Between the Devils’ first Cup in 1995 and their third in 2003, general manager Lou Lamoriello made trades to bolster the team’s roster, including Jaroslav Modry, Cal Hulse, Chris McAlpine, Jason Smith, Sheldon Souray, and Mike Commodore.
These cited defensemen were all between the ages of 22 and 25 when they were sent away, some for rentals, and they played a total of 4,112 NHL games, ranging from McAlpine’s 289 to Smith’s 1,008 NHL games.
The Devils’ blue line, however, was well-stocked, beginning with the Great Scotts, Stevens and Niedermayer, who were supplemented by Ken Daneyko, Brian Rafalski, Colin White, Bruce Driver, Tommy Albelin, and short-term acquisitions Shawn Chambers, Vlad Malakhov, and Oleg Tverdovsky during their Era of Excellence.
When 16W off the New Jersey Turnpike was known as the Exit of Champions, there was no salary limit. Perhaps a new world would have resulted from the economic constraints. However, since the Devils had too many contestants and too few seats to fill, management (in the person of Lamoriello) had to make difficult decisions in order to thin the herd.
And that is what Rangers general manager Jeff Gorton will be charged with doing over the next few months and years, with the advice and approval of president John Davidson and assistant GM Chris Drury.
In an age where there is not only a hard limit, but also a relatively flat cap for the near future, the organization’s replenishment of the pipeline, especially on the blue line, will force crucial personnel decisions and generate the need for accurate early assessments of prospects.
True, there isn’t a Stevens or a Niedermayer on Broadway, but there is an Adam Fox and a Jacob Trouba, both of whom have a complete no-move through 2023-24. Those are simple calls. Even though K’Andre Miller has gone about his rookie season with the promise of a player who could rock the Blueshirt for the next decade, and even though Ryan Lindgren has shown the on-ice persona of a guy who will almost certainly have a stitched-on letter in his future, the rest aren’t.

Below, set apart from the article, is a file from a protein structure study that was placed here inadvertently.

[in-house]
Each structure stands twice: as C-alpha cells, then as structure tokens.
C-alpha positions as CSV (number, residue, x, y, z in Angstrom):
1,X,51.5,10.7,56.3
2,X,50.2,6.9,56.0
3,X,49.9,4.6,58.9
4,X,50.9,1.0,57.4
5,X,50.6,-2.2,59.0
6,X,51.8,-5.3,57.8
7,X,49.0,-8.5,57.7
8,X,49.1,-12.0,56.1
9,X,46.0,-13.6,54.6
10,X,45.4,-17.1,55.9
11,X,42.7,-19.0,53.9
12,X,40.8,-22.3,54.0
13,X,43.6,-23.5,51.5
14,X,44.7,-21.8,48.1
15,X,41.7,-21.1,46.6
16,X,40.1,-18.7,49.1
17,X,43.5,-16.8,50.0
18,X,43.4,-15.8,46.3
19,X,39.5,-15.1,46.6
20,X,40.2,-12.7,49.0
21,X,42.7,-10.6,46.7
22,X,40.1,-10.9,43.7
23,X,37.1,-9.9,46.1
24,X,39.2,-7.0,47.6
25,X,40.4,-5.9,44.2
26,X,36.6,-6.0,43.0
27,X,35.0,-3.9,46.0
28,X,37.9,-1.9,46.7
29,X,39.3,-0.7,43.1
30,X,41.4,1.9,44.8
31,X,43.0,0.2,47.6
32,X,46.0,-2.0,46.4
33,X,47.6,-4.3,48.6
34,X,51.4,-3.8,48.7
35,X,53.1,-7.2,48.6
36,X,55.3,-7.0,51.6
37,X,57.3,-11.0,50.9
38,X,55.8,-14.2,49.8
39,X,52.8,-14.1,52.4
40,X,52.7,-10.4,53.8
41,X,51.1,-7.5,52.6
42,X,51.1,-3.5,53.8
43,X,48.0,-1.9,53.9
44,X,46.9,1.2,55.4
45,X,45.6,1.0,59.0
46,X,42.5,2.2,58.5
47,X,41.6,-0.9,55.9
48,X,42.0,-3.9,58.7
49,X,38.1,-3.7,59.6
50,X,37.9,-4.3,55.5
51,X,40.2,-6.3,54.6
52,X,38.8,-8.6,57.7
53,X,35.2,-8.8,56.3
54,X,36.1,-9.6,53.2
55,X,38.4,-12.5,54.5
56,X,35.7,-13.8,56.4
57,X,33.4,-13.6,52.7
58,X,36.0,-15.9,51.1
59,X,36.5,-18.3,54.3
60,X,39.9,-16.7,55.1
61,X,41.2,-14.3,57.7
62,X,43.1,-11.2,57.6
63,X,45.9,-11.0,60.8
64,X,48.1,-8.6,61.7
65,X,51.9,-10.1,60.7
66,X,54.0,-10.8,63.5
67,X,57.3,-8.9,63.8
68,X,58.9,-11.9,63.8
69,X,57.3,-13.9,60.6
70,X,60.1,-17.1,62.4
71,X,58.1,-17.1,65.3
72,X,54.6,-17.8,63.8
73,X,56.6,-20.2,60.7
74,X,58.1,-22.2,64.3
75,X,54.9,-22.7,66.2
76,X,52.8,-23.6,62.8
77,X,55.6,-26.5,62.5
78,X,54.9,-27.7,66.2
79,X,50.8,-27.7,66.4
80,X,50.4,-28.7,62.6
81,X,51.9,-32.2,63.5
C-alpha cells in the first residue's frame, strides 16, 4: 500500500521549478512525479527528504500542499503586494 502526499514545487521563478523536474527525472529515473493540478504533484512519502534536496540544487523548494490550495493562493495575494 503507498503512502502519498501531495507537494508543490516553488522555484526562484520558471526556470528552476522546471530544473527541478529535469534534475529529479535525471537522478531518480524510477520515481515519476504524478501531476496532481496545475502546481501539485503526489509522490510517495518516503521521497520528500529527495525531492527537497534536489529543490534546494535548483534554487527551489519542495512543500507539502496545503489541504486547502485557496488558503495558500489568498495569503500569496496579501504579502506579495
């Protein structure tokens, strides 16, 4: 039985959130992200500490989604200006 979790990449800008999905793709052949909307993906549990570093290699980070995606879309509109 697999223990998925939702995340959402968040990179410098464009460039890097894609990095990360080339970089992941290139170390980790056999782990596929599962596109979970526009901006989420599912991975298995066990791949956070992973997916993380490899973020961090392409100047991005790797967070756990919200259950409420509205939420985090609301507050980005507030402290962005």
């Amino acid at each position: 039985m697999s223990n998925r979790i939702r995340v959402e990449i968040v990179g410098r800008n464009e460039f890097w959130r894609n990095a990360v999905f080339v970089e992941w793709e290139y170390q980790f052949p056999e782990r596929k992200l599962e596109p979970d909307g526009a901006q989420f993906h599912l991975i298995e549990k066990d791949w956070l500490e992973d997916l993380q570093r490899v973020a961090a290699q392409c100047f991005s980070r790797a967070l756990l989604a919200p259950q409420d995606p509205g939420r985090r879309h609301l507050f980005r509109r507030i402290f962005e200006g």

And that’s because even younger players are crowding in from below, starting with Zac Jones, a 20-year-old who was on the ice at the Blueshirts’ practice facility Tuesday morning after signing his entry-level deal three days after winning the NCAA championship at UMass.
Jones drove to New York and tested negative for COVID-19, so he won’t have to wait any longer. Jones is a skilled lefty who can play both ends of the ice. Jones will work out with the club and be given a shot when David Quinn considers him fit.
Yes, the Rangers are concentrating on the playoff race — they’re four points behind the Bruins, who have 17 games left to the Blueshirts’ 15 — but if the coaching staff thinks he can provide more value than current third left defenseman Libor Hajek, he’ll play. By the way, Hajek, who is 23 years old, has made great strides in his first professional season while avoiding a major injury.
“Obviously there’s a familiarity with him from my end of it, but this is a guy we’ve thought a lot of since we drafted him and then suddenly went on to have a great college career,” Quinn said of the 2019, 68th-overall third-rounder drafted out of the USHL Tri-City Storm. “We’ll see how it goes.
“It’s day by day, we’ll see how he adapts, see how he adjusts. There’s not a lot of practice time, so it’s going to be hard to evaluate him in a lot of ways at the pro level but we’re going to do the best we can and if we feel he gives us an indication he can help us, he’ll play.”
Jones, like the Rangers, isn’t concerned with the present. Jones is here, and Matthew Robertson, 20, is on his way (selected 19 slots ahead of Jones in 2019). On the other hand, assuming the club can sign the brilliant 20-year Swede, Nils Lundkvist (28th overall in 2018) will be here next season, with Jeff Beukeboom-esque 19-year-old Braden Schneider (19th overall in 2020) close behind. They aren’t the only ones who think this way.
However, not all of them will play for the Rangers. As a result, management would have to dice and slice with an open mind. What if, for example, a Grade A center is only available if Miller is part of the package? You will all recoil at the prospect of reassigning No. 79, but what if Jones is superior? Do you believe the Devils were really interested in trading Souray?
There will be some difficult choices to make. Maybe not today, tomorrow, or even next week, but soon.